The other side of the argument is that if writers can only create characters like themselves, with their own cultural voice, creative literature will suffocate. If Winters wrote in a voice closer to his own, Victor would have been white and as a character would have had smaller stakes in the story. Also, some critics would then question why the protagonist wasn’t African-American.
This would be a further irony, as in his narrative Victor describes ‘mockingbirding’, a tendency in ‘worthy’ literature for a black person to be saved by the ‘real’ hero – a white man.
In interviews Winters has said he is aware of the disparity of privilege gained by his white background – especially in the very ‘white’ publishing industry. But he stands by the book, even while he says more can be done and should be done to enable more people of colour to be published. He says he is using the tools of the detective/mystery genre to illuminate the horror of slavery and contemporary racism, and that the subject of slavery was integral to investigating these ideas and was not simply chosen for entertainment value.
The discussion around his novel has led to earlier, more ‘authentic’ speculative fiction takes on slavery gaining renewed exposure, such as Kindred – the popular 1979 novel by African-American author Octavia E Butler, and Ralph Ellison’s Invisible Man. It is worth noting that both of these books have been cited by Winters as influences and inspirations.
Even as those issues are considered, the narrative sweeps the reader up. It is a tight, well-written, complex take on an issue that is integral to the American identity, and also has deep resonance for other cultures, including Australia’s. The questions it raises are about more than just the African-American experience – they also touch on modern slavery, and the Third-World indentured labour and sweat-shops that are endemic to the global clothing industry:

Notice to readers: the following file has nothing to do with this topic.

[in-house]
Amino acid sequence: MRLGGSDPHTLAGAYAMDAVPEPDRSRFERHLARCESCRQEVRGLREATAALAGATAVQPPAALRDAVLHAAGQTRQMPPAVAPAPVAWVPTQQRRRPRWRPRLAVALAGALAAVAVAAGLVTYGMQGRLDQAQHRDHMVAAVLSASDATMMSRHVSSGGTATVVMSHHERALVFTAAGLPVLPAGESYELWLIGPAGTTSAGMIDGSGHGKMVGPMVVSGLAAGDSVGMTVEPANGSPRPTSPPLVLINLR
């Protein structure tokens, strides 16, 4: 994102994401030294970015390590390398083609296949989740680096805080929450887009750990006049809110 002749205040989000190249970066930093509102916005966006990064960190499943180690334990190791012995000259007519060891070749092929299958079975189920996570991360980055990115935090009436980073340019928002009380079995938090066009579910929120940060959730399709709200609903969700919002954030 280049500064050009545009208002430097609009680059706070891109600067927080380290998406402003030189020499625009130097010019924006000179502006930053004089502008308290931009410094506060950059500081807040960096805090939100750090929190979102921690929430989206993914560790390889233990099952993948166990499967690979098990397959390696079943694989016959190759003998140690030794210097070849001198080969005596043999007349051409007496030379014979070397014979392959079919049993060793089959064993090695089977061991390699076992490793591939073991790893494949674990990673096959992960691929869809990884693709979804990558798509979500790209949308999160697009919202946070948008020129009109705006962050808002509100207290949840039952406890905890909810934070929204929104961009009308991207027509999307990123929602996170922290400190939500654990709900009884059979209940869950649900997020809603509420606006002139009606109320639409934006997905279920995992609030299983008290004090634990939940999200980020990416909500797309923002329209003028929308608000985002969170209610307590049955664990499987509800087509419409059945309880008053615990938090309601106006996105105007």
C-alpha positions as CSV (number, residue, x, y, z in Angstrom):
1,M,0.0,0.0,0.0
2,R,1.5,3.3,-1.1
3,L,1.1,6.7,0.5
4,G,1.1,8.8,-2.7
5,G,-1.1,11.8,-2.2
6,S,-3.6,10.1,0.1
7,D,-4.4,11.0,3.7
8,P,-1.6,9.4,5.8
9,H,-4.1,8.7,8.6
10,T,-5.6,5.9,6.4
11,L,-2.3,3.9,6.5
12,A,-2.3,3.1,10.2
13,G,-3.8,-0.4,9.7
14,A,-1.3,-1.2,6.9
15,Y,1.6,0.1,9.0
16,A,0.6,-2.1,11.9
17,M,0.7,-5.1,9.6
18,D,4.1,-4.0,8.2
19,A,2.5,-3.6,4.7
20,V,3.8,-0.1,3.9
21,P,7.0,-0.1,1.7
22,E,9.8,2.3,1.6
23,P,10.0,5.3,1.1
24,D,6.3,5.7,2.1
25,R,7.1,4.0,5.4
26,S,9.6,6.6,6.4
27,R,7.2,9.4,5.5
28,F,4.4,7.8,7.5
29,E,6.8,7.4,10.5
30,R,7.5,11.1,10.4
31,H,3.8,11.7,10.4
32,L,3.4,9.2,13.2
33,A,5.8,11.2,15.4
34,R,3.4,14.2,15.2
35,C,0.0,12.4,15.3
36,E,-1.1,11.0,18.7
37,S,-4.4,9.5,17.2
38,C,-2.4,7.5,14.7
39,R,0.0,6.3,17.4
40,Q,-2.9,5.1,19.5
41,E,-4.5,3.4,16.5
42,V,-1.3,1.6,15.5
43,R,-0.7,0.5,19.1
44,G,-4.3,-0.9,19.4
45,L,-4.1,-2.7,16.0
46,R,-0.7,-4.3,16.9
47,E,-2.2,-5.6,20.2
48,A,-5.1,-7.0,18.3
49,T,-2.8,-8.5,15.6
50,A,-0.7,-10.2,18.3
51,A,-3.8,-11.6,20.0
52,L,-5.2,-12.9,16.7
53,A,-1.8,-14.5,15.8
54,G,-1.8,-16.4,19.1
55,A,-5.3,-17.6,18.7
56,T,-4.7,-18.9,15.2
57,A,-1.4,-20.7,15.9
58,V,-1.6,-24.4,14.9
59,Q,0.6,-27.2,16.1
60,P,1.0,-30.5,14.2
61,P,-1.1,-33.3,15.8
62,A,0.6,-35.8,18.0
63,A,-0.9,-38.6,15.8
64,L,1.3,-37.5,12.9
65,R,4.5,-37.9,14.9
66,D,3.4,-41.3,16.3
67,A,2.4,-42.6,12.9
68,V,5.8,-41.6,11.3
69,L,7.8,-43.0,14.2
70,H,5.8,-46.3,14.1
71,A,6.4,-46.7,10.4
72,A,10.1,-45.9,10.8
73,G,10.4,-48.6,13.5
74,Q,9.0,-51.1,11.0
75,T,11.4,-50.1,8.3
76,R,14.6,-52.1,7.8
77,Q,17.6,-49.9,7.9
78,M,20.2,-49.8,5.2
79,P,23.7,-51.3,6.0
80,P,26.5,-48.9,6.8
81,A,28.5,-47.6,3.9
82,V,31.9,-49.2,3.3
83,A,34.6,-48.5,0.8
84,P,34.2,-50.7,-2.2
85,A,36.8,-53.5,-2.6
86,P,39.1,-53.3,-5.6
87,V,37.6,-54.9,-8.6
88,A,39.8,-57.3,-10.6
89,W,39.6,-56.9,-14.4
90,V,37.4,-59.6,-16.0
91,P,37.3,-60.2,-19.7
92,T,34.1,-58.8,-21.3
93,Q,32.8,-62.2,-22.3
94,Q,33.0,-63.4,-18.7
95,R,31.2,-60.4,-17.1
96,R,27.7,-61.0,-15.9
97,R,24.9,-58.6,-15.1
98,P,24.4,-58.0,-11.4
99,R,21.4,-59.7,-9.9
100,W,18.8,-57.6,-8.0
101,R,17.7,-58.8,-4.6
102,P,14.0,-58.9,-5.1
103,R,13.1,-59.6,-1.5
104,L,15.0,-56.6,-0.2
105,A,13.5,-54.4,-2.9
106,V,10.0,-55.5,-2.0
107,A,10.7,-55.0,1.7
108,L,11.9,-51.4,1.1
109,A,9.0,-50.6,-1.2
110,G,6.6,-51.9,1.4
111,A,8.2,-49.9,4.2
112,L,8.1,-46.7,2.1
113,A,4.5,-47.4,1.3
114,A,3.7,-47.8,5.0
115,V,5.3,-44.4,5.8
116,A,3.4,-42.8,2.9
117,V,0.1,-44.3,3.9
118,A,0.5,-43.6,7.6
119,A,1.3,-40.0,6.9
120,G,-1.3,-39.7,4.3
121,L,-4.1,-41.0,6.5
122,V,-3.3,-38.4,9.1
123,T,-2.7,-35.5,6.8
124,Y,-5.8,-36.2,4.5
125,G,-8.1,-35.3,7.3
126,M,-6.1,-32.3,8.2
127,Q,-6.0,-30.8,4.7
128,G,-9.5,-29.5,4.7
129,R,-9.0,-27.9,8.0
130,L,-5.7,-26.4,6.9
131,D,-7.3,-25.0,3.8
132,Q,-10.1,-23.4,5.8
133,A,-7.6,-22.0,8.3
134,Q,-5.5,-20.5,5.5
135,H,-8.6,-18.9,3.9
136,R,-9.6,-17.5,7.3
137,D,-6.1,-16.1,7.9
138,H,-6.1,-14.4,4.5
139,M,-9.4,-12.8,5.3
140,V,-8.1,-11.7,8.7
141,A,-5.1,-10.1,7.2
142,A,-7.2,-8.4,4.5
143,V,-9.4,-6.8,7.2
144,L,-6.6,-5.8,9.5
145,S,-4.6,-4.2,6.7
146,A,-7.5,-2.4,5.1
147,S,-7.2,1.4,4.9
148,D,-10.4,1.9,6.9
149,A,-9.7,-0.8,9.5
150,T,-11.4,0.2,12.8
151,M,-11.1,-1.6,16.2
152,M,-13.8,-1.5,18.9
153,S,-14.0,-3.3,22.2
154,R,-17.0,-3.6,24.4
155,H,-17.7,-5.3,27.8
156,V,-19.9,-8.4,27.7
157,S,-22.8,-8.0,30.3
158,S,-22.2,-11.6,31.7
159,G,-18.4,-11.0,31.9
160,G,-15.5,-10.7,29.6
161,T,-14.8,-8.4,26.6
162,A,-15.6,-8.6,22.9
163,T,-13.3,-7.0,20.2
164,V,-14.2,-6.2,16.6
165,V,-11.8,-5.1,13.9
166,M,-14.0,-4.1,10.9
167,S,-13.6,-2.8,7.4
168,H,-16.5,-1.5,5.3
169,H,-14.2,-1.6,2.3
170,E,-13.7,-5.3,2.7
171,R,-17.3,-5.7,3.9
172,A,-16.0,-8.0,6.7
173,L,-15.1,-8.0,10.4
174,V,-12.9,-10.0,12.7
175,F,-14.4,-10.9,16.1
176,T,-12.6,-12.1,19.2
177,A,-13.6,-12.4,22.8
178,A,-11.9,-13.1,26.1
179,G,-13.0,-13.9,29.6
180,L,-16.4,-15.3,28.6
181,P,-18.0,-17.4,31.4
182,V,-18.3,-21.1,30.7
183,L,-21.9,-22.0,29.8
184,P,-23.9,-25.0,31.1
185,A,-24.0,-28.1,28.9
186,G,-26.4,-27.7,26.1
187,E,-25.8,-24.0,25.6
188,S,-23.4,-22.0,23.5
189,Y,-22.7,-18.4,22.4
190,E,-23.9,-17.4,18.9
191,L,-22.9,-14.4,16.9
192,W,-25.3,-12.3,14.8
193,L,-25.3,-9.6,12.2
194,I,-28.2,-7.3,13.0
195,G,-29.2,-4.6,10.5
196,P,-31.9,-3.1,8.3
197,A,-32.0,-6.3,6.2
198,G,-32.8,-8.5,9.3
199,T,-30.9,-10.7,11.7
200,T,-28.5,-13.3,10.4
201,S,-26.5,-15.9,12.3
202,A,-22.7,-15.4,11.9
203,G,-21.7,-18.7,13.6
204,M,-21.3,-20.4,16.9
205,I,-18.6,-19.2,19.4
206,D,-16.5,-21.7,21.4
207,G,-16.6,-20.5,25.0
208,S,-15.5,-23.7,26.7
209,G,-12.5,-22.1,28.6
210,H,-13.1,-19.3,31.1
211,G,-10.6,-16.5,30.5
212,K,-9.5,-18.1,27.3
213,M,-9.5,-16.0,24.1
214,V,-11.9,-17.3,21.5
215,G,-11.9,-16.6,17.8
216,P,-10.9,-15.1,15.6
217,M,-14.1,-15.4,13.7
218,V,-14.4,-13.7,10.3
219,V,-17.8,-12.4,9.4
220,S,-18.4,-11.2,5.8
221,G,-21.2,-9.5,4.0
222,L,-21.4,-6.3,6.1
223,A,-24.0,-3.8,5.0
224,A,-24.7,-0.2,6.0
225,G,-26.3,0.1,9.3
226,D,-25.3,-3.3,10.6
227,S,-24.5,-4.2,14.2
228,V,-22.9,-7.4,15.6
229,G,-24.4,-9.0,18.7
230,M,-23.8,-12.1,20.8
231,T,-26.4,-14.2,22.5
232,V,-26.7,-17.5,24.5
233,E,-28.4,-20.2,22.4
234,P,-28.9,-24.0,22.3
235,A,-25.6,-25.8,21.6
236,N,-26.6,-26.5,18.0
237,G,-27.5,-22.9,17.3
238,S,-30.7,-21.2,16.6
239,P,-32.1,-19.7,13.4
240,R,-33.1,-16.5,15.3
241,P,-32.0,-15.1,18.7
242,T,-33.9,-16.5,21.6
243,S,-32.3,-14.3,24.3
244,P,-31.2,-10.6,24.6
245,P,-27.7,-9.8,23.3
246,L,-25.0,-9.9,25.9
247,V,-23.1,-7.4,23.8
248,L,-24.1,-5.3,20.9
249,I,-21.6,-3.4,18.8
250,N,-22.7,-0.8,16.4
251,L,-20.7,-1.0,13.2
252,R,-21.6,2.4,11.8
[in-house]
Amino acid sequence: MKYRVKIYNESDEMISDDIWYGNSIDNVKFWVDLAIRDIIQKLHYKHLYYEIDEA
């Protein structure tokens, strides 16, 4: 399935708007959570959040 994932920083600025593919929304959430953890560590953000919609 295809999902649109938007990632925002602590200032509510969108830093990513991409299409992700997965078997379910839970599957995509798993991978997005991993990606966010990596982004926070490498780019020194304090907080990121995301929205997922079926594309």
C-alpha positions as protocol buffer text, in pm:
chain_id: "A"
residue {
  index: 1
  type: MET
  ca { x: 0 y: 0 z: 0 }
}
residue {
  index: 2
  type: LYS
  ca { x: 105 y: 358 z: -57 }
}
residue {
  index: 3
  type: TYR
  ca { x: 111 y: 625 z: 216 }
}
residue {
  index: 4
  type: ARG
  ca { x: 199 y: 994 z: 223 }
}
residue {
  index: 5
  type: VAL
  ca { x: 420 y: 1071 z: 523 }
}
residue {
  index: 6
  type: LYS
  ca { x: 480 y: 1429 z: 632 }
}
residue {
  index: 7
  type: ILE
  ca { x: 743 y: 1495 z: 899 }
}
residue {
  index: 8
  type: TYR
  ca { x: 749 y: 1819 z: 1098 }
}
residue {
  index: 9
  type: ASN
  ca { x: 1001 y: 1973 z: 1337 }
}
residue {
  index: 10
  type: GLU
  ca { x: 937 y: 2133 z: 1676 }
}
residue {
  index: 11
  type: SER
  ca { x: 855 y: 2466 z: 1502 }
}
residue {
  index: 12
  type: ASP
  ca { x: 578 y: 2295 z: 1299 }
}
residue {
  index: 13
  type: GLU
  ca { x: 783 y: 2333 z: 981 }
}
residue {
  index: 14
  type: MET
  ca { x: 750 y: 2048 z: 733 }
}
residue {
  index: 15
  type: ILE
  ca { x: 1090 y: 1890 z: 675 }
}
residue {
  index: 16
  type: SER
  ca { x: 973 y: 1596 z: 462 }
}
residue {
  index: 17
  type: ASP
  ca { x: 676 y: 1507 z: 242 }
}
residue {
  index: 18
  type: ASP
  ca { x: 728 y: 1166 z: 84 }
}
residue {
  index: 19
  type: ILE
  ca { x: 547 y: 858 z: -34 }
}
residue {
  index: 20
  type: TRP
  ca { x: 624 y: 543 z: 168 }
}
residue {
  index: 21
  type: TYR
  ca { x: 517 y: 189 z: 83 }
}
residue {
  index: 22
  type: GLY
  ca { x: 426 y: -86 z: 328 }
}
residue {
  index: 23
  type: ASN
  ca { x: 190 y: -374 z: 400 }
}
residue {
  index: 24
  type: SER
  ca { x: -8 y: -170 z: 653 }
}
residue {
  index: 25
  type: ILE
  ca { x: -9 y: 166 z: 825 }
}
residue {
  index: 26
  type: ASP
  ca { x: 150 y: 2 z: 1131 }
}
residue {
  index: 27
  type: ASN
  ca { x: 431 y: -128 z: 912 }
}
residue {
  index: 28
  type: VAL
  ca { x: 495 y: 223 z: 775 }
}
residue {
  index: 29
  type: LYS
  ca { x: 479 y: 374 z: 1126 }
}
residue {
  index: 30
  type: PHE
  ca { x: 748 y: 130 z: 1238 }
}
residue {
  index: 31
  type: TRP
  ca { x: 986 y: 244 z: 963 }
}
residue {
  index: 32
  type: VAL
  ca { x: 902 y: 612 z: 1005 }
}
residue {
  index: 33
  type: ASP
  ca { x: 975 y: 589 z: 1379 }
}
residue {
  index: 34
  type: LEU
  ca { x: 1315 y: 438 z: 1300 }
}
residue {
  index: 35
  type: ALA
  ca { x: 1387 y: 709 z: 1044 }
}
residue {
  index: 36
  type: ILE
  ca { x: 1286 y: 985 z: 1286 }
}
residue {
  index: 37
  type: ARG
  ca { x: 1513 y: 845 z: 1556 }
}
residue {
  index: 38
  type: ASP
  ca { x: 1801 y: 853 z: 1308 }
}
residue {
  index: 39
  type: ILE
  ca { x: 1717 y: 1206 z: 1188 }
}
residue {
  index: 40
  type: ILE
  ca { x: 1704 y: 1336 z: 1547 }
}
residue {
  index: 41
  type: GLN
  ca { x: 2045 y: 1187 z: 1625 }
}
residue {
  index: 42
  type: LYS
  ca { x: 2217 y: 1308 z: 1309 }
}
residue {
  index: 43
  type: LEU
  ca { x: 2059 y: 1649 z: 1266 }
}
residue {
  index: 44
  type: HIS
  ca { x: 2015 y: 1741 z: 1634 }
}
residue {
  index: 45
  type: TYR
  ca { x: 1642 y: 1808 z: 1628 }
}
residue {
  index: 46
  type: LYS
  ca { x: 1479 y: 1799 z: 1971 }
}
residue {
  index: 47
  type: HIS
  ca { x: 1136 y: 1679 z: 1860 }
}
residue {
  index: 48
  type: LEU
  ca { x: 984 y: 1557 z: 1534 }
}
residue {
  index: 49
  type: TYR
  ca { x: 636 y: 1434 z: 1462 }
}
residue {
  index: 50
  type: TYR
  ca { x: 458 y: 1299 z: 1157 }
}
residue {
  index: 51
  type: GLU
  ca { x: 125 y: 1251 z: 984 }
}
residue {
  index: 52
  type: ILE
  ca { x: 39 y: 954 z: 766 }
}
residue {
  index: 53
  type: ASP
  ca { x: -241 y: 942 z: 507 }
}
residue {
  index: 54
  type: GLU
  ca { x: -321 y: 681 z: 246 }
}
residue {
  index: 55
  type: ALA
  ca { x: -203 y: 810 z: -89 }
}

Of course it would be shocking if all those Iowans and Idahoans found out that the cheap T-shirts they’ve been buying have blood on them … [but it’s] pretty cheap, wherever it’s coming from. It’s pretty cheap, and it’s pretty good. Nothing would change. People shaking their heads, shrugging their shoulders, slaves suffering somewhere far away, the earth turning around the sun.
One of the strongest themes in the book is the question of compromise. In a political sense, compromise is often seen as a political strength, a pragmatic way to bring people a little closer together. But the reason slavery managed to exist in Winters’s alternative history is because of compromise agreements in Congress. They took into account the concerns of the white northerners and the white southerners but not, pointedly, of any African-Americans.
So compromise became appeasement, and once put into law, left no way out for those without political capital – the slaves.
When a policy is fundamentally unfair, compromise cannot make it better.
And that is something to ponder as we face our own alternative reality: the wave of callous politics rising up across the globe.